Thursday, June 20, 2024

A federal judge in Iowa temporarily blocked on Friday the enforcement of a law backed by Republicans that banned books describing sex acts from public school libraries.

In granting the preliminary injunction, Judge Stephen Locher said that the law “makes no attempt to target such books in any reasonable way.”

“Instead, it requires the wholesale removal of every book containing a description or visual depiction of a ‘sex act,’ regardless of context,” the judge wrote. “The underlying message is that there is no redeeming value to any such book even if it is a work of history, self-help guide, award-winning novel or other piece of serious literature. In effect, the Legislature has imposed a puritanical ‘pall of orthodoxy’ over school libraries.”

The publisher Penguin Random House and the best-selling authors John Green and Jodi Picoult were among the plaintiffs who challenged the measure on free-speech grounds.

Judge Locher, who was appointed by President Biden to the U.S. District Court for the Southern District of Iowa, also blocked a portion of the law that imposed limits on instruction about sexual orientation and gender identity before seventh grade. The judge let stand a rule requiring schools to notify parents when a student asks to be called by a new pronoun.

The fight over the Iowa law is part of a broader national debate over how sexuality should be discussed in schools. Like conservatives elsewhere, Iowa Republicans brushed off concerns about free expression and said the restrictions safeguarded students from harmful materials.

Gov. Kim Reynolds said in a statement on Friday that she was “extremely disappointed” in the ruling and that “there should be no question that books containing sexually explicit content — as clearly defined in Iowa law — do not belong in a school library for children.”

“The real debate should be about why society is so intent on over-sexualizing our young children,” Ms. Reynolds added. “It’s wrong, and I will continue to do my part to protect their innocence.”

Since the Republican governor signed the bill into law in May, Iowa school districts have had to assess what selections in their libraries might violate the new rule, which allows for passing references to sex but bans anything that describes or depicts a sexual act.

Republicans nationally have emphasized their objections to a handful of titles, including some about L.G.B.T.Q. people, that contain graphic descriptions of sex. But many other books, including highly regarded ones that are not primarily about sex, were swept up in the Iowa crackdown.

The school system in the city of Nevada, Iowa, removed dozens of well-known titles from its shelves, including “1984” by George Orwell, “The Color Purple” by Alice Walker, “Looking for Alaska” by Mr. Green and “Brave New World” by Aldous Huxley.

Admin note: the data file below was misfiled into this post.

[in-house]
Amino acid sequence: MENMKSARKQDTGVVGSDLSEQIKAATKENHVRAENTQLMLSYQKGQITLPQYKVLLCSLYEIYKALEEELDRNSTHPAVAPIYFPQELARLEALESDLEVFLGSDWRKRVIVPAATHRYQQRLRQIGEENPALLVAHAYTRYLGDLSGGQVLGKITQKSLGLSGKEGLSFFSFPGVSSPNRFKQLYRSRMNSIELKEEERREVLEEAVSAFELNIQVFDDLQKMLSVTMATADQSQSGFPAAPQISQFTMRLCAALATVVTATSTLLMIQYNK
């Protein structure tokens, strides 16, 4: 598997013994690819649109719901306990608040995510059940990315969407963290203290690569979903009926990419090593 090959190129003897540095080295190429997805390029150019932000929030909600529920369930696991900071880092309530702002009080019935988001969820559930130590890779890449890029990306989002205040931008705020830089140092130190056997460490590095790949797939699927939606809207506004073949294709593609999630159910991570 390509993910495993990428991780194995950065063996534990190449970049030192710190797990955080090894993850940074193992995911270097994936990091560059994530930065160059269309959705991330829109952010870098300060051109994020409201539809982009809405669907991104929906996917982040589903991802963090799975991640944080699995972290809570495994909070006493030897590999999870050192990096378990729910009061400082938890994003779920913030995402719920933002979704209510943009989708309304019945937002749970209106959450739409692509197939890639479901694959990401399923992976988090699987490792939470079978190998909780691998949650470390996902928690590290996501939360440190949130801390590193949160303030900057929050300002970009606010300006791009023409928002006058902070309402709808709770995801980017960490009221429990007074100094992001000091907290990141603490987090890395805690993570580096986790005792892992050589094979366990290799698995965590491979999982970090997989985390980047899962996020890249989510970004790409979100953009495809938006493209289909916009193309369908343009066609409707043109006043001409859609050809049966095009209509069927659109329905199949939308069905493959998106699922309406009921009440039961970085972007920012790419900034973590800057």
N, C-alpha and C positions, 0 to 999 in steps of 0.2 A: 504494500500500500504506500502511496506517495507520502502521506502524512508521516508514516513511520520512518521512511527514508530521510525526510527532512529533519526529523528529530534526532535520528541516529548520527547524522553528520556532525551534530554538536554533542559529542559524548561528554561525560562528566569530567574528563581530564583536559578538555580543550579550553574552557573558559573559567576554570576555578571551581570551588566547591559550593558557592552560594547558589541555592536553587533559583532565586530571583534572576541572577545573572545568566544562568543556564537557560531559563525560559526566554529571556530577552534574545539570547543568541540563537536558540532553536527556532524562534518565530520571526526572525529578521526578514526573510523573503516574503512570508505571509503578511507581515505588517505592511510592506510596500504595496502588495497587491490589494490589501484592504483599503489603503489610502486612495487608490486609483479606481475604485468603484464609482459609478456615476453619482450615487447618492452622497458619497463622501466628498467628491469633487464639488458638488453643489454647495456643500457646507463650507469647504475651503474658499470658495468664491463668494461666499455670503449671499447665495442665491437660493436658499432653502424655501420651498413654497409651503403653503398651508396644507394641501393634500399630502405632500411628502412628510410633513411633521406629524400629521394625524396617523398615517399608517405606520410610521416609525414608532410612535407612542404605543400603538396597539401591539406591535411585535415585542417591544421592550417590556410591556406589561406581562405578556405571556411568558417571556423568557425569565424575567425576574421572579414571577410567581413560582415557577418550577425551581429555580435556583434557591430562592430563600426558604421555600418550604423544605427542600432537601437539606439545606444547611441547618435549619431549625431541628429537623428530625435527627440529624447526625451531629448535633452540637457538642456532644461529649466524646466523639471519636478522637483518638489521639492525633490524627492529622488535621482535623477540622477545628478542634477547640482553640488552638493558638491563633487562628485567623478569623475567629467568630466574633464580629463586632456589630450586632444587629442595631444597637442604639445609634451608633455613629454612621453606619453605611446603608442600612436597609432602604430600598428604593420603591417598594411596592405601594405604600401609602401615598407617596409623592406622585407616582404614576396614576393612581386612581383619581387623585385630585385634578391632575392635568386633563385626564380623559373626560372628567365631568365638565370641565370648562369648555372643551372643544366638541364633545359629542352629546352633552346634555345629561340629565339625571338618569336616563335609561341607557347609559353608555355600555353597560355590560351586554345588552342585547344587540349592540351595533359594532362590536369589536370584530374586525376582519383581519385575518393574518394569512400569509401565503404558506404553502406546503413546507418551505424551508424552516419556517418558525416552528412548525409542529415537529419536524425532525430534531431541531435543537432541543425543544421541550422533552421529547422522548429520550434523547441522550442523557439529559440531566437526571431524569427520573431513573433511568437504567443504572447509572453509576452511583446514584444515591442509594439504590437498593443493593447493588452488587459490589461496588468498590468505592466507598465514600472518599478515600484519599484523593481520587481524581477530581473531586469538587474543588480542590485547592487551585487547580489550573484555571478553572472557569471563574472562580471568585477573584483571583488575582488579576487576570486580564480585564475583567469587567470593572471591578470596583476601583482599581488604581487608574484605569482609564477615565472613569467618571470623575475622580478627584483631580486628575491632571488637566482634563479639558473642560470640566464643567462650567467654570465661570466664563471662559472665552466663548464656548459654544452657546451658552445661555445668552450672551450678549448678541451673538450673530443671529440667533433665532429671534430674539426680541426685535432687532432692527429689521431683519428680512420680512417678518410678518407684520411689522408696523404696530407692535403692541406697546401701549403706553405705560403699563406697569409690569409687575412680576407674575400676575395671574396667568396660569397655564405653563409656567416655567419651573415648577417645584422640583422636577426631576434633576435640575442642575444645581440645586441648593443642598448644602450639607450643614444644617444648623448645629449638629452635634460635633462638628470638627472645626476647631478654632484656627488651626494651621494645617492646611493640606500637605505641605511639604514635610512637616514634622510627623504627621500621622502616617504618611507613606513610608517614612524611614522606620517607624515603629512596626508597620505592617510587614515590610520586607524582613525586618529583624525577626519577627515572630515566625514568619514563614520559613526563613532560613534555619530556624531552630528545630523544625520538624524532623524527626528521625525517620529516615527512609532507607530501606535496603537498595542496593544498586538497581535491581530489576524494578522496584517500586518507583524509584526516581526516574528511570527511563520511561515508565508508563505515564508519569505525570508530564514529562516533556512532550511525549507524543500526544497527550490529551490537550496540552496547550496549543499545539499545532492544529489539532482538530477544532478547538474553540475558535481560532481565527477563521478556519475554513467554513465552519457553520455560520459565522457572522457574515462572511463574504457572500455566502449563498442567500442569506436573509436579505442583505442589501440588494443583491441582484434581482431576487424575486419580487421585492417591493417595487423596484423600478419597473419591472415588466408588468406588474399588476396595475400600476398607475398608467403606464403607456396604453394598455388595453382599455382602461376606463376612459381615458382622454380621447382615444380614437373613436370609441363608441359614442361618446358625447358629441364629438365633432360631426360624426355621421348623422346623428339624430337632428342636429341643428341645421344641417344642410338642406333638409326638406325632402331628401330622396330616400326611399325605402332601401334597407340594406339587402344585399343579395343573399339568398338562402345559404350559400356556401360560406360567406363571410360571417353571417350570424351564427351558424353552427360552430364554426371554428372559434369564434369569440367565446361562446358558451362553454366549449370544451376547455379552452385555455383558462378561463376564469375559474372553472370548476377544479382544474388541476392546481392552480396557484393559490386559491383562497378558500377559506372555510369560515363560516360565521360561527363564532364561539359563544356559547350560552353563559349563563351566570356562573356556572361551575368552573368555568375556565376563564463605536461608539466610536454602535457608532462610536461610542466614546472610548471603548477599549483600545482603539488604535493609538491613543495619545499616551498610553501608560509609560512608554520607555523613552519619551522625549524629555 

“You have people yanking books off because they’re afraid they’re going to lose their jobs,” said Frederick Sperling, a lawyer for the publisher and authors, in oral arguments last week at the federal courthouse in Des Moines.

In court, Daniel Johnston, a lawyer in the state attorney general’s office, said it seemed some school districts had removed books not actually banned by the law. But he declined to wade into the compliance of specific titles.

When Judge Locher quizzed him about whether some award-winning literature or nonfiction books that described sexual violence would be banned under the law, Mr. Johnston responded that it would depend on whether there was a description of a sex act. As another example, the judge asked about hypothetical history books describing allegations of sexual misconduct against a president or presidential candidate. It would depend on how specific that description was, Mr. Johnston said.

Judge Locher said in court that the legislation was “one of the most bizarre laws I’ve ever read.” But he pressed plaintiffs’ lawyers about when the government might have an interest in regulating school books, and about why they thought the judiciary should override the wishes of lawmakers.

While the lawsuit filed by the publisher and authors focused on the part of the law restricting books, another case filed on behalf of L.G.B.T.Q. students, their parents and advocates asked the judge to block enforcement of the entire measure.

The passage of the law, known as Senate File 496, further demonstrated the rightward shift of Iowa politics. Iowa was once a swing state known for relatively moderate politics: Barack Obama carried the state twice. But Republicans have dominated at the ballot box over the last decade and now hold large legislative majorities.

In 2023 alone, Ms. Reynolds signed laws to restrict abortion, ban transition medical care for children and limit the powers of the state auditor, who is the only elected Democrat still holding a statewide office.

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